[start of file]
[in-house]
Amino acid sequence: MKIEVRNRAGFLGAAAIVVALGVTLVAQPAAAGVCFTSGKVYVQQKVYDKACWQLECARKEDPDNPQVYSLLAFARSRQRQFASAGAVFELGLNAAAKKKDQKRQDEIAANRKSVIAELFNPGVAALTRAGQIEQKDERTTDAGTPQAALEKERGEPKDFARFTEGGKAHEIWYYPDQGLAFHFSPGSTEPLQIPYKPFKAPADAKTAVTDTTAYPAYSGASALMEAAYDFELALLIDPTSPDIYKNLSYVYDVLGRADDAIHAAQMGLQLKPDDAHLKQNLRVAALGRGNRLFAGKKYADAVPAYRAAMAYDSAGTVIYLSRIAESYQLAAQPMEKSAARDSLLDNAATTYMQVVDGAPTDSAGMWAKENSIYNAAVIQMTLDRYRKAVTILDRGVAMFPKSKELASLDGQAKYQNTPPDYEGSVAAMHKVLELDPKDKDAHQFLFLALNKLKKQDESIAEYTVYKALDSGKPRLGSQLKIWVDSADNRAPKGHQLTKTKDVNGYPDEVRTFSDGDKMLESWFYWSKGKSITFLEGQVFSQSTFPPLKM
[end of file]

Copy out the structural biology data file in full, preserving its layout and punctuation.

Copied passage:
[in-house]
Amino acid sequence: MKIEVRNRAGFLGAAAIVVALGVTLVAQPAAAGVCFTSGKVYVQQKVYDKACWQLECARKEDPDNPQVYSLLAFARSRQRQFASAGAVFELGLNAAAKKKDQKRQDEIAANRKSVIAELFNPGVAALTRAGQIEQKDERTTDAGTPQAALEKERGEPKDFARFTEGGKAHEIWYYPDQGLAFHFSPGSTEPLQIPYKPFKAPADAKTAVTDTTAYPAYSGASALMEAAYDFELALLIDPTSPDIYKNLSYVYDVLGRADDAIHAAQMGLQLKPDDAHLKQNLRVAALGRGNRLFAGKKYADAVPAYRAAMAYDSAGTVIYLSRIAESYQLAAQPMEKSAARDSLLDNAATTYMQVVDGAPTDSAGMWAKENSIYNAAVIQMTLDRYRKAVTILDRGVAMFPKSKELASLDGQAKYQNTPPDYEGSVAAMHKVLELDPKDKDAHQFLFLALNKLKKQDESIAEYTVYKALDSGKPRLGSQLKIWVDSADNRAPKGHQLTKTKDVNGYPDEVRTFSDGDKMLESWFYWSKGKSITFLEGQVFSQSTFPPLKM